Certification Requirements
Updated Mar 31, 2020
  • Certification Provincially Regulated

Certain professional titles or duties within this occupation are protected by provincial legislation. Requirements vary if you use these titles or perform these duties.

The related legislation is shown below. If there are multiple related legislations, select a certification heading to learn about each one.


Chartered Professional Accountants provide financial reporting and consulting services for organizations and individuals.

As of July 1, 2015 Alberta's 3 regulated accounting designations, Chartered Accountants, Certified General Accountants and Certified Management Accountants, have been merged into a single designation, Chartered Professional Accountant.


Under Alberta’s Chartered Professional Accountants Act [pdf] and Chartered Professional Accountants Regulation [pdf], Chartered Professional Accountant (CPA) is a protected title. Therefore, to call yourself a Chartered Professional Accountant, you must register as a member of the Chartered Professional Accountants Alberta (CPA Alberta). You do not have to register with CPA Alberta if you do not call yourself a Chartered Professional Accountant. However, you must be registered to provide professional accounting services, such as audits or review engagements.

All CPAs who are members in good standing with CPA Alberta and were registered as a Chartered Accountant (CA), Certified General Accountant (CGA) or Certified Management Accountant (CMA) can continue to use their previous designations.

For information on what you need and other details, visit the certification profile Accountant.

Employment & Advancement
Updated Mar 31, 2020

Accountants work for a wide variety of organizations including:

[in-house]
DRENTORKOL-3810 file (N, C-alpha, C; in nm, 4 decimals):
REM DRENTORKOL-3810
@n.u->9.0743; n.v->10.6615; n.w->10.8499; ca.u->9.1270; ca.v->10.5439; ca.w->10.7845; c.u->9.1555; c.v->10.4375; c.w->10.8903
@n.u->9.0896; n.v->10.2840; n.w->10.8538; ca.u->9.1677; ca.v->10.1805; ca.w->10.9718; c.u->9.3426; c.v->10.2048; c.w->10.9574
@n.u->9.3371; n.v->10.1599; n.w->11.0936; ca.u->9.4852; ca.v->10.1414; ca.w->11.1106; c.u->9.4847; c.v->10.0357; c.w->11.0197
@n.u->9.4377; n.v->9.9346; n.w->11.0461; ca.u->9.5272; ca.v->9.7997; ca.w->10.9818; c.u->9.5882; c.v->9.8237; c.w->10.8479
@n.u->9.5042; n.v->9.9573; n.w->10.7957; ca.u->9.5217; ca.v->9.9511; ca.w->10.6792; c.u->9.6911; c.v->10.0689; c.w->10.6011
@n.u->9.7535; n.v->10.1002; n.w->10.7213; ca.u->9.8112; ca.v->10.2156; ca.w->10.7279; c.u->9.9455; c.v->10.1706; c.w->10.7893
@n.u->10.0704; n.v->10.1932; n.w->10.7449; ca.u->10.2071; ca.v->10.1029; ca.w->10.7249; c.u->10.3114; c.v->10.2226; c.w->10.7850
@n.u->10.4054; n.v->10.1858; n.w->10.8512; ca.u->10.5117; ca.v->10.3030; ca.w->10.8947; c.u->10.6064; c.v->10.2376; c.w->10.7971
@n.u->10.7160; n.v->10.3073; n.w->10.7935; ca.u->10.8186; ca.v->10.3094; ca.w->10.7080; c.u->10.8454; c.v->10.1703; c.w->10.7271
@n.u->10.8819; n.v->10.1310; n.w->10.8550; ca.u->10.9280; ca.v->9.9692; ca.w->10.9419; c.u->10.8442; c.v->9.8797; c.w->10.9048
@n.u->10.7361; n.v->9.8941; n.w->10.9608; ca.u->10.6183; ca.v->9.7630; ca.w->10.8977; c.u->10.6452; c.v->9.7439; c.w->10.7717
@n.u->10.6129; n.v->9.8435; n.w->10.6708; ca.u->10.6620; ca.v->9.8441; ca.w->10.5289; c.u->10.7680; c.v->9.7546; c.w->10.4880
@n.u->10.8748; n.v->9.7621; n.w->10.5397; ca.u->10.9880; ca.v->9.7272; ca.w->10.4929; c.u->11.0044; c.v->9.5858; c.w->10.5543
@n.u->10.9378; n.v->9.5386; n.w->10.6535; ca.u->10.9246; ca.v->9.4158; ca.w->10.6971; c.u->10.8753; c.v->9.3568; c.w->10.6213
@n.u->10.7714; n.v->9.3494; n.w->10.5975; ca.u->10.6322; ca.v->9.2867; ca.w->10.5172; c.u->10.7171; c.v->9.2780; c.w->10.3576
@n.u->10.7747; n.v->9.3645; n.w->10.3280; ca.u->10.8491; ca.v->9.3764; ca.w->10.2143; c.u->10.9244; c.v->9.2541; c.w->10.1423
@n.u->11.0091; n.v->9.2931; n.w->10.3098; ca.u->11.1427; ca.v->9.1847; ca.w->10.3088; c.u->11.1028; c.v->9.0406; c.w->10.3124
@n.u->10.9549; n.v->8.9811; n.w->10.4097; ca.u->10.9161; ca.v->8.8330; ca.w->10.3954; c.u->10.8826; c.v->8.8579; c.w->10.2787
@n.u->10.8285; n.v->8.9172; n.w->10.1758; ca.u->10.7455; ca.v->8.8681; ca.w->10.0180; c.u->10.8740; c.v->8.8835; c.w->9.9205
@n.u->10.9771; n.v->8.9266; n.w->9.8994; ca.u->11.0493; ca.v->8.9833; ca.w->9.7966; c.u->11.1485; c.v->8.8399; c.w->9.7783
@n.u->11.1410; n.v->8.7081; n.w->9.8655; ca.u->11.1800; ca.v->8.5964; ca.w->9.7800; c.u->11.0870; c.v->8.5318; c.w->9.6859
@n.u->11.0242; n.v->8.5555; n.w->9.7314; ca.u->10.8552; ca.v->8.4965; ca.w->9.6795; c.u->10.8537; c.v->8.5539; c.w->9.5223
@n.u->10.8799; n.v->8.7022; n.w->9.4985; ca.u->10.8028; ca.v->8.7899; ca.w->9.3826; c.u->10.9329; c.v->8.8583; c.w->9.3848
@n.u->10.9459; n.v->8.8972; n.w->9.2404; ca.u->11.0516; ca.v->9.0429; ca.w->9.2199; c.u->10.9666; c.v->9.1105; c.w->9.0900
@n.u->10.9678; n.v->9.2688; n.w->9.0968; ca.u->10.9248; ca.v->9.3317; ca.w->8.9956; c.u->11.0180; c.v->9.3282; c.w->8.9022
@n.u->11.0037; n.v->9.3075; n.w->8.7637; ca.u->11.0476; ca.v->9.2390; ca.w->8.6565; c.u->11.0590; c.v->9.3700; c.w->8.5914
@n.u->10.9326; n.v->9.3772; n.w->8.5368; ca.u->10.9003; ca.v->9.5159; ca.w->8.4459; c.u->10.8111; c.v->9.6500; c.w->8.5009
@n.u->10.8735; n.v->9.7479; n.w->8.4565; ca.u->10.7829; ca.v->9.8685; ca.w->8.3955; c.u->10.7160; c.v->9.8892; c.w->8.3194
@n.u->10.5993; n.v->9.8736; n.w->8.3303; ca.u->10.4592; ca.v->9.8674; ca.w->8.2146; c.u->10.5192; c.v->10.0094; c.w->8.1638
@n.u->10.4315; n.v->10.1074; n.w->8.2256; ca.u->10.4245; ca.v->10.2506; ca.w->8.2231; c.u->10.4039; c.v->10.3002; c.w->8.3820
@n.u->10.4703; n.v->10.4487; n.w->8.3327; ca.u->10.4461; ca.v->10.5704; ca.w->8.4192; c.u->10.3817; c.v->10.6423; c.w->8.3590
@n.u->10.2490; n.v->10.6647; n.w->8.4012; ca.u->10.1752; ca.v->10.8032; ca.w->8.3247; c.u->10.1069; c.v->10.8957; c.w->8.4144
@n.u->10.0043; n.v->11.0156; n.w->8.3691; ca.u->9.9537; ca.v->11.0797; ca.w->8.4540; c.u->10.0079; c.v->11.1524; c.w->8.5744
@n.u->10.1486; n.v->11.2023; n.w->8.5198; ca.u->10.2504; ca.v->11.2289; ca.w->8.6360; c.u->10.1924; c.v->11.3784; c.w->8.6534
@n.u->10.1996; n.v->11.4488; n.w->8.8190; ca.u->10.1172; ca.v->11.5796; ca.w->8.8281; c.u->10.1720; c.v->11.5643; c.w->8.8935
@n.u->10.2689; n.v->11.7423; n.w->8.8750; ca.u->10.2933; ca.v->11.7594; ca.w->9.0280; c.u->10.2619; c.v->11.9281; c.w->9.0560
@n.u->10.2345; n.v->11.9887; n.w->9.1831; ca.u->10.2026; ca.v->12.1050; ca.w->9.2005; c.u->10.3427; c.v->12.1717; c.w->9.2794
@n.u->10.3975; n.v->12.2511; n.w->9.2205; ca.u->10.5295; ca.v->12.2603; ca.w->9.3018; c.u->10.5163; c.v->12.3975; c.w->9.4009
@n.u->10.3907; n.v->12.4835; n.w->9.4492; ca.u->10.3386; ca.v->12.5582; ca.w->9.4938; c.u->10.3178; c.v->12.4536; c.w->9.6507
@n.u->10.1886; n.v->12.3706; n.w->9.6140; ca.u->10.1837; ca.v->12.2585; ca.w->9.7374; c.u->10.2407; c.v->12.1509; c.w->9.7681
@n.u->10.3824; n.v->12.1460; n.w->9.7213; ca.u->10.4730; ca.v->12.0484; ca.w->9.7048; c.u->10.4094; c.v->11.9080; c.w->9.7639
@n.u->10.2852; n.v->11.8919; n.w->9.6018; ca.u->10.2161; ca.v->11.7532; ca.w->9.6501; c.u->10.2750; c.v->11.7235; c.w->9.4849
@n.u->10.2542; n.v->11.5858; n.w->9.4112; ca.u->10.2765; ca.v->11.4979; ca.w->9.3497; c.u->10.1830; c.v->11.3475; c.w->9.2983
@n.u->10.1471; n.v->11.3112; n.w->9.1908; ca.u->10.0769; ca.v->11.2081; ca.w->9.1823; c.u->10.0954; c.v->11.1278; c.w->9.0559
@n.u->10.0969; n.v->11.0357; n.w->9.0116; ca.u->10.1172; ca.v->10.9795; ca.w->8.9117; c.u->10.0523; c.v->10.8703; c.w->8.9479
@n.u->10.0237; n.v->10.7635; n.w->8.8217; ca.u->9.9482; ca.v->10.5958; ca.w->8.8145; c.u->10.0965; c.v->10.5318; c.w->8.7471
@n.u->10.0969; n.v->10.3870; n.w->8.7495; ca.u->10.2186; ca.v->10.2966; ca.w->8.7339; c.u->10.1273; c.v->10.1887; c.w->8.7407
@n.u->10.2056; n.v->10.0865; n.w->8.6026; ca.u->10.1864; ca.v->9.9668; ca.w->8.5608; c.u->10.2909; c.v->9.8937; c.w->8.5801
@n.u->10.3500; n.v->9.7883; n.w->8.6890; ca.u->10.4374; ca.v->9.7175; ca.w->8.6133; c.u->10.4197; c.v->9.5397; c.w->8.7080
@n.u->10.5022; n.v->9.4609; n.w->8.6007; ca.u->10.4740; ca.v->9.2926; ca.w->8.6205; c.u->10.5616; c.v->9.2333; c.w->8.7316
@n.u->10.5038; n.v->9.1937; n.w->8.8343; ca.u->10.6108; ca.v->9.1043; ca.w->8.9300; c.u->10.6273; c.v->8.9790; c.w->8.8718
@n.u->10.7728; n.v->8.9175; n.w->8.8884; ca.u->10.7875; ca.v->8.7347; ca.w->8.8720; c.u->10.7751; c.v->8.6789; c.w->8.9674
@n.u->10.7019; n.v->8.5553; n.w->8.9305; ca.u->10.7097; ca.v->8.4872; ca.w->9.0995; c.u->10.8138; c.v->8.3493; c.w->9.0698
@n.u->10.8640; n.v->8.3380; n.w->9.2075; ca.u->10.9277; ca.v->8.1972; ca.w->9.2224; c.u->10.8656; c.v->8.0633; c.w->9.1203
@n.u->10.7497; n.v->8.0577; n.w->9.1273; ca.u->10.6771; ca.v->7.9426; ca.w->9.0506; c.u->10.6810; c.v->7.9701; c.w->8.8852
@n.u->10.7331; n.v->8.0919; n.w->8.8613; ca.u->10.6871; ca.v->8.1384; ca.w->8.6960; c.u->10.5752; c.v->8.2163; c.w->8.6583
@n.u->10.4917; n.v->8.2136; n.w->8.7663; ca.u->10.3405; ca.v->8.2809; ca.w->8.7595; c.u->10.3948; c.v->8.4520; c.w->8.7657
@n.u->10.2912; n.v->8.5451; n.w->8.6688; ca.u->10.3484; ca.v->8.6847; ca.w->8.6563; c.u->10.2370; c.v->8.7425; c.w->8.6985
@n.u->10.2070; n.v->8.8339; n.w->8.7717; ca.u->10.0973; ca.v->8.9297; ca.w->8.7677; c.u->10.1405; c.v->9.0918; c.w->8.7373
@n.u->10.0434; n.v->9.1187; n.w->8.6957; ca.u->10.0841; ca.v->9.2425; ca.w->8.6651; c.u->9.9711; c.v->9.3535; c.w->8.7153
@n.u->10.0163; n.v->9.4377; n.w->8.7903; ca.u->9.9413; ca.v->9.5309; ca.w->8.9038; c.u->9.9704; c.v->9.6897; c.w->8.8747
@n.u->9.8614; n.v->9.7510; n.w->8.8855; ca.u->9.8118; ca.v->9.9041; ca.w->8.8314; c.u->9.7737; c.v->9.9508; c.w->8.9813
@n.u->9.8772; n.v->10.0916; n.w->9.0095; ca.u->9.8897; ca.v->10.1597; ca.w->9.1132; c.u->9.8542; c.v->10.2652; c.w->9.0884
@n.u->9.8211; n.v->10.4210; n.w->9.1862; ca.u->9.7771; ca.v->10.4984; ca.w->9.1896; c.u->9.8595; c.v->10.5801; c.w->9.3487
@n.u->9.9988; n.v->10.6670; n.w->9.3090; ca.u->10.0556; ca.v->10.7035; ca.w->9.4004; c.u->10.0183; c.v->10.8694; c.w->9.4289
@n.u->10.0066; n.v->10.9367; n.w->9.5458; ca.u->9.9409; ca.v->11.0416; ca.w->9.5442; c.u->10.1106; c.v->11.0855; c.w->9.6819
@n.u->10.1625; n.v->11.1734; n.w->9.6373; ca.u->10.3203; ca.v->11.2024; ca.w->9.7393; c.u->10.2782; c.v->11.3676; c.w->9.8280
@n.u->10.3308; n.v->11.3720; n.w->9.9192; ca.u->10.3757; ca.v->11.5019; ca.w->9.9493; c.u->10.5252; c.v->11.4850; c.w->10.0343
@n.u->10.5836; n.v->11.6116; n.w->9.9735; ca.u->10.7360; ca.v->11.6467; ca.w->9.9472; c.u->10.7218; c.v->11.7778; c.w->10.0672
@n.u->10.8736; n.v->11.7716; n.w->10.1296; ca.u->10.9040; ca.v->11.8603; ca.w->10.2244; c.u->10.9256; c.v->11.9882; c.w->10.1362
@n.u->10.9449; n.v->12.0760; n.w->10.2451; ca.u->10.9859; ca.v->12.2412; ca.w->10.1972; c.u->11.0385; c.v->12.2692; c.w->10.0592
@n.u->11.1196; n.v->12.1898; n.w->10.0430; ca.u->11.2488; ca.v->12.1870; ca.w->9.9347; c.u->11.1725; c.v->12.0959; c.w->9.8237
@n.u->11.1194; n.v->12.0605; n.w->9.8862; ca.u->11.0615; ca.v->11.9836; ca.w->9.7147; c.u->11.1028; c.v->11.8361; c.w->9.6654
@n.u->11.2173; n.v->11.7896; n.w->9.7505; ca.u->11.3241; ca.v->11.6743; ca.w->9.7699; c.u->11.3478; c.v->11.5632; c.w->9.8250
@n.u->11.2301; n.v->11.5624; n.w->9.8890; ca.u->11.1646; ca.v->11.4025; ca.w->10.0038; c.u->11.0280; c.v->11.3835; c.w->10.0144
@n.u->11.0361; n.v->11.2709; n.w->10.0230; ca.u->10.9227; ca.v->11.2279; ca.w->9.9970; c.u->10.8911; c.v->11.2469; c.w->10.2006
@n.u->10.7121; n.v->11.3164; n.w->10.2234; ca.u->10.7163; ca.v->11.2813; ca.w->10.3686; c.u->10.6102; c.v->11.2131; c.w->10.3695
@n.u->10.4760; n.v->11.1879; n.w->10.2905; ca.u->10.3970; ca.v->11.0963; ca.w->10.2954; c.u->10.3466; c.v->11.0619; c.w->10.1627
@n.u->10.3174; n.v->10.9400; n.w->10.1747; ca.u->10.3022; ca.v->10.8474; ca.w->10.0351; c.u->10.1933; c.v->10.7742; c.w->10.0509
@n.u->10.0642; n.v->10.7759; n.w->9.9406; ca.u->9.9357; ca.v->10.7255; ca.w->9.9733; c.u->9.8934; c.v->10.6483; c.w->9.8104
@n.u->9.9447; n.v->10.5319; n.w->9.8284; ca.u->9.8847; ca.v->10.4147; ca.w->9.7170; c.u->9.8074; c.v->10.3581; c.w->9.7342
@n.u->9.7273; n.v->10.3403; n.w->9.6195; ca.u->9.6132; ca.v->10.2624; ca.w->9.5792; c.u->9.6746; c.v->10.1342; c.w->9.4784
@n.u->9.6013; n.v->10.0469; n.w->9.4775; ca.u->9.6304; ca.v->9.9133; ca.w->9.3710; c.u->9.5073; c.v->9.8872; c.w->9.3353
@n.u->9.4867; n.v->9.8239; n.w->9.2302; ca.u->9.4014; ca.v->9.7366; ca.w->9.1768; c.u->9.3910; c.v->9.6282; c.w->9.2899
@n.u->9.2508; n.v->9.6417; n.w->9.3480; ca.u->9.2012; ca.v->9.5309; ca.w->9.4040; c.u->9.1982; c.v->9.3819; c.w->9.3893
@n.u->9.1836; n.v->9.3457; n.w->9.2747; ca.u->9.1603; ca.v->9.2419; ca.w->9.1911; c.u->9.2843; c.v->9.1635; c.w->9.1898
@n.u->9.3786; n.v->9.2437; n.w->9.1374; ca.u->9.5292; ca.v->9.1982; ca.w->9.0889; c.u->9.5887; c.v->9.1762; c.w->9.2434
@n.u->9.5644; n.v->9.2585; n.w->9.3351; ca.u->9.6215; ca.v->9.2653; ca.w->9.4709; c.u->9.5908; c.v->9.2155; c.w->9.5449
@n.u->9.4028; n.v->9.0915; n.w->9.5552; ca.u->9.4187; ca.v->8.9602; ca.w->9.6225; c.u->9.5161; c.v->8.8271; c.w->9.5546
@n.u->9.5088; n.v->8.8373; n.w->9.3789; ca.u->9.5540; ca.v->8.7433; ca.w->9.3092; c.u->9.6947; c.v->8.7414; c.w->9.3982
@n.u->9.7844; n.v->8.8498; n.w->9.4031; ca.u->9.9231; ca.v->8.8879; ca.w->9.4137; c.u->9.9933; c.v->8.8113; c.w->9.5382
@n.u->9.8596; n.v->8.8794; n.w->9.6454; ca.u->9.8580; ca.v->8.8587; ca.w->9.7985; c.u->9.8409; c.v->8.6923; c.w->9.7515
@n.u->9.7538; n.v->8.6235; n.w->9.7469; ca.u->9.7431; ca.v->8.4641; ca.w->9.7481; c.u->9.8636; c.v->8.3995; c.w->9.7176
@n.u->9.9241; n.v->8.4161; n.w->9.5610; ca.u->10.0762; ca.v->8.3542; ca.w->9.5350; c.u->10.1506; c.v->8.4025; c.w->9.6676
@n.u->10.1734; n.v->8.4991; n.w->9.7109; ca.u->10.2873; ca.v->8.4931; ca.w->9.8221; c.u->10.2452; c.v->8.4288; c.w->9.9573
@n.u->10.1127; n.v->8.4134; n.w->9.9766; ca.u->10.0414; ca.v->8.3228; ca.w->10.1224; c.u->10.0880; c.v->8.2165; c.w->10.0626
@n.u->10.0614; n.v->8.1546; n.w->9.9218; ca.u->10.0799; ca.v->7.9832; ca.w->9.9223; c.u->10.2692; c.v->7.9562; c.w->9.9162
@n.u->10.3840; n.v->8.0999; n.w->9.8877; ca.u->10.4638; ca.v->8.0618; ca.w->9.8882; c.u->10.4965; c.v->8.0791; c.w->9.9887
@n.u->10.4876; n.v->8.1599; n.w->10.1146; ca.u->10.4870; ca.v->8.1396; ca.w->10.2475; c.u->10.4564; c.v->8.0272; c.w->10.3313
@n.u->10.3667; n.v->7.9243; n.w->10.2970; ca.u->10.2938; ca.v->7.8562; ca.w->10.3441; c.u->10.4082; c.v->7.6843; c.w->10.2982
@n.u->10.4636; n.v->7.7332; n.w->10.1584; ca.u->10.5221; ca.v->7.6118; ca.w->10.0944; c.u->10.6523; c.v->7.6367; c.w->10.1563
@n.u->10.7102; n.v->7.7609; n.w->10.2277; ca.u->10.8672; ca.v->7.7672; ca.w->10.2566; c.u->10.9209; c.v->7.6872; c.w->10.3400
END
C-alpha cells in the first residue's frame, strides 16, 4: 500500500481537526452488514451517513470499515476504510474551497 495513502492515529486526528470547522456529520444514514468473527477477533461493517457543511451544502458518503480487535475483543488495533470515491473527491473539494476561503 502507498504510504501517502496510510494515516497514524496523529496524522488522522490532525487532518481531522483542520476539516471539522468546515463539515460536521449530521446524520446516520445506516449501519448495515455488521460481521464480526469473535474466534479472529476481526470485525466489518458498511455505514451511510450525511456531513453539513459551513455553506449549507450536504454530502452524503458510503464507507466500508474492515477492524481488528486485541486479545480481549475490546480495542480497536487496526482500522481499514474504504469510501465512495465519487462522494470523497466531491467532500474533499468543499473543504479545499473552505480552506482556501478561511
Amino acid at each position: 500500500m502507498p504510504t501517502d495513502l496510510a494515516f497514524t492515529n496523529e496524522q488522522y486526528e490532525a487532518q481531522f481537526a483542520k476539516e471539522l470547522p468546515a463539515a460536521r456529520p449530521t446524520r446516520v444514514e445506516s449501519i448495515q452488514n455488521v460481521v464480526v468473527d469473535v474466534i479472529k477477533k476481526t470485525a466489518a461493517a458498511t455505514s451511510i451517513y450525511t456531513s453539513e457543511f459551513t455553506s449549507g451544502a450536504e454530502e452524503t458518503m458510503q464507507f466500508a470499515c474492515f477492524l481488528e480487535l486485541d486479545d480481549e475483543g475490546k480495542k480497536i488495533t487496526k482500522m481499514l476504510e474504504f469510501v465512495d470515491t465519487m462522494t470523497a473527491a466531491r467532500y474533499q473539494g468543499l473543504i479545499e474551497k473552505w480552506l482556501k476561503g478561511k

• Accounting firms and tax preparation offices
  • Banks
  • Credit offices
  • Government bodies
  • Not-for-profit organizations
  • Private businesses
  • Public corporations
  • Stock exchanges
  • The education sector

They may be salaried employees or work on a fee-for-service basis.

Experienced individuals with professional accounting designations may advance to management positions or teach at the post-secondary level. Those in public accounting firms can move through the ranks of senior staff to become managers and partners.

In industry, experienced accountants can become controllers, treasurers, chief financial officers, or senior executives.

In government, accountants may work as:

  • Budget officers
  • Internal auditors
  • Accounting managers
  • Information systems managers
  • Senior managers or executives

Industry Concentration

This section shows the industries where the majority of people in this occupation work. The data is based on the 2016 Census.

In Alberta, this occupation is part of 1 or more 2016 National Occupational Classification (NOC) groups.

In the 1111: Financial auditors and accountants occupational group, 78.0% of people work in:

Employment Outlook

Employment outlook is influenced by a wide variety of factors including:

  • Time of year (for seasonal jobs)
  • Location in Alberta
  • Employment turnover (when people leave existing positions)
  • Occupational growth (when new positions are created)
  • Size of the occupation
  • Trends and events that affect overall employment, especially in the industry or industries from the previous list

In Alberta, the 1111: Financial auditors and accountants occupational group is expected to have an above-average annual growth of 2.5% from 2021 to 2025. In addition to job openings created by employment turnover, 804 new positions are forecasted to be created within this occupational group each year.